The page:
Meet Jamiese: Child and family development

"Before WMU I wasn't really the person to like reach out for help. So I when I got here, I took advantage of every opportunity there was."

Listen to Jamiese's interview on Deep Dive! 

Podcast: Deep Dive w/ Dr. John, Episode #14 
Publisher: The Kalamazoo Promise

Jamiese Edmonson (B.S.'14, child and family development, M.A. '22, youth and community development) is currently working at Kalamazoo Regional Education Services Agency as a career coach in the Youth Opportunities Unlimited (YOU) program. YOU was created to serve at-risk youth in Kalamazoo and was one of the first organizations designed to assist high school dropouts through reconnection to education and employment training. Jamiese is also a Kalamazoo Promise alumnus, graduating from Kalamazoo Central High School in 2016. 

The Kalamazoo Promise provides full scholarships to any public college in Michigan for all graduates who had received their elementary and secondary schooling in the Kalamazoo Public Schools. Since the establishment of the Kalamazoo Promise in 2005, Promise-type programs have been initiated in numerous other cities in the U.S. Funding for the Kalamazoo Promise is being provided by a small group of anonymous donors. For more information visit WMU's Kalamazoo Promise page.

  • What have you been doing since graduating from WMU?

    I work at Kalamazoo Regional Educational Service Agency (KRESA), right now. I'm a career coach, so I really just focus on youth development like through career related activities, internships, connecting them with apprenticeships and programs here in the community. We work on eliminating barriers to employment. I was actually a participant in where I worked when I was 14.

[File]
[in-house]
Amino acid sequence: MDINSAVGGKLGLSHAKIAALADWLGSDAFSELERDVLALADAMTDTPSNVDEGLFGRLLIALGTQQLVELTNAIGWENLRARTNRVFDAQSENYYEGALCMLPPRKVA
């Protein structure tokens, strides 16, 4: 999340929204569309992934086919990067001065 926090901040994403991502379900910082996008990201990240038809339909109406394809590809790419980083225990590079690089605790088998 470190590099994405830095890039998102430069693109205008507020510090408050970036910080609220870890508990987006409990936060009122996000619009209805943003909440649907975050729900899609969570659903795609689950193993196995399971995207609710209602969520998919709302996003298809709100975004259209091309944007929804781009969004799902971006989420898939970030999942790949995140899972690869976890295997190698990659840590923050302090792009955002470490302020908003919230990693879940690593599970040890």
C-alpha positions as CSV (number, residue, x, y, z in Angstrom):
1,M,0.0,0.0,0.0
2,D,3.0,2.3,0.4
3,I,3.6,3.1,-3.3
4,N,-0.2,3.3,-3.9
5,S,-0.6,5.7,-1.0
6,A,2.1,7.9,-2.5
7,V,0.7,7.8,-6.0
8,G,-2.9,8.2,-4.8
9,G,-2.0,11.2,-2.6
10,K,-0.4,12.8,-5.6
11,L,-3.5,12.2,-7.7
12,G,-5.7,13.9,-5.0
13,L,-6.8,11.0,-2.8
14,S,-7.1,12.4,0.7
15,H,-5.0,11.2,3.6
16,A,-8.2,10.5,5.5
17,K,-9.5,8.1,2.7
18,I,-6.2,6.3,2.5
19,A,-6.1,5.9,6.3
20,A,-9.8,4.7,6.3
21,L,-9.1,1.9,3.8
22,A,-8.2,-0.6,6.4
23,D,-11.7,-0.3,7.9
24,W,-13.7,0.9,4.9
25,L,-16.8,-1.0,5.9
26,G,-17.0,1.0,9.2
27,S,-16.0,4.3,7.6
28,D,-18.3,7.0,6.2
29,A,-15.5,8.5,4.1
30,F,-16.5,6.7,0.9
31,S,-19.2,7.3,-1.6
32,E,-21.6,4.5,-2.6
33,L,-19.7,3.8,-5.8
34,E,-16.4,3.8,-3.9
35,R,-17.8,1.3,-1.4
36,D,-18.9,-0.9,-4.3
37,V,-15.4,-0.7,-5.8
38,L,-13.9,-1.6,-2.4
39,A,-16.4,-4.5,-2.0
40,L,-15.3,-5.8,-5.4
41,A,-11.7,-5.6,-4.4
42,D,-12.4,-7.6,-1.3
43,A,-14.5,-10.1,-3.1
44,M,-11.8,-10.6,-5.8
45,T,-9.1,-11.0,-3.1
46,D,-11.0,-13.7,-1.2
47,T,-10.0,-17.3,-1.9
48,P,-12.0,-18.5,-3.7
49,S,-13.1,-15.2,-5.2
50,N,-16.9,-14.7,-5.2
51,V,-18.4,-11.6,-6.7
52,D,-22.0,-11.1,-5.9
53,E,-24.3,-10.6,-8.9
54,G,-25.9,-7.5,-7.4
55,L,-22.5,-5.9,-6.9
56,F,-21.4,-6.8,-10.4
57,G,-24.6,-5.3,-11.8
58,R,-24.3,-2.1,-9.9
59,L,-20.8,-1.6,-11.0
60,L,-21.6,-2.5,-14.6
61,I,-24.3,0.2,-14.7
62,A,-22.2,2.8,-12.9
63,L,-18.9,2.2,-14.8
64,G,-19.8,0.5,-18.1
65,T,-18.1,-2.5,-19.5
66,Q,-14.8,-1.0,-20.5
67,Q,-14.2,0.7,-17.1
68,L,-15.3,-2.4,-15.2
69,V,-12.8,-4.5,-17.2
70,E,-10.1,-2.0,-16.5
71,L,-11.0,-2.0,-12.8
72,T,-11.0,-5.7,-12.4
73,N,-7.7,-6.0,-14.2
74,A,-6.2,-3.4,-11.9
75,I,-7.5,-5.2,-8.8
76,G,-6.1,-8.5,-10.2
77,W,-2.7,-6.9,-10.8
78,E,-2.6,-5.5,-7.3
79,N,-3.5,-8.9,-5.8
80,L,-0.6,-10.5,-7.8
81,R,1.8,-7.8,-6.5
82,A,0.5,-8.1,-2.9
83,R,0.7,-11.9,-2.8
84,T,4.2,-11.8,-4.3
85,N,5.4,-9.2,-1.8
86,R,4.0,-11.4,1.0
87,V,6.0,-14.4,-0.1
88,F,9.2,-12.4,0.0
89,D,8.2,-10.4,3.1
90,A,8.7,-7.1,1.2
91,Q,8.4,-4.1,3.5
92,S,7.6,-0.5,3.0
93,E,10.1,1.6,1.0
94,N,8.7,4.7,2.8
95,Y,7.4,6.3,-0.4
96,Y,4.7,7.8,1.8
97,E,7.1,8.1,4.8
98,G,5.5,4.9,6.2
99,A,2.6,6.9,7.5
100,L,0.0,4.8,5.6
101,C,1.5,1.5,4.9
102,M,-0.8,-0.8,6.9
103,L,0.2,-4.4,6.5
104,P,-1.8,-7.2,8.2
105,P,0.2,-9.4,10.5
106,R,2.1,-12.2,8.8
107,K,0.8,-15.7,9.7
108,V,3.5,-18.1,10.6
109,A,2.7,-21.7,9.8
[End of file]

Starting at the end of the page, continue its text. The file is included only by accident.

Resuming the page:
• Was child and family development your first choice?

    When I went to western I actually started as a business major, but then I ended up changing it to child and family development. I wanted something more personal, and in business I didn't feel that when I started. 

  • Are you a first-generation student?

    My mom did graduate from western the same semester as me in 2020, but before that I was technically first generation.

    My mom went back to school, she had me when she was 19. She was going to Kalamazoo Valley Community College but she could not finish her classes. She just needed to work and do real life. And so she went back in 2017 and finished her degree. So we graduated technically the same semester but it was COVID, so we didn't walk together.

  • How did you use resources on campus?

    Before college I wasn't really the person to like reach out for help. That just wasn't me. So I  when I got to college, I was like I need to take advantage of every opportunity there is.

  • What would you tell your younger self to help them in the use of The Kalamazoo Promise?

    I would tell myself, you don't have to have a set plan. You don't have to jump into thinking you know everything and just going with a definite one-way plan. And you can honestly just figure somethings out, take some electives, just get comfortable with college.

Child development and services at WMU

The family science and human development: child development (formerly child and family development) and services concentration prepares individuals to work with children, and their families, in a range of care and service settings. This concentration centers on the development of children, birth through school age, and the cultivation of skills, environments, and programs that promote healthy child development and outcomes. Interpersonal relationships and communications; diverse family systems; parent education; family law and policy; and professional ethics and competencies are emphasized. 

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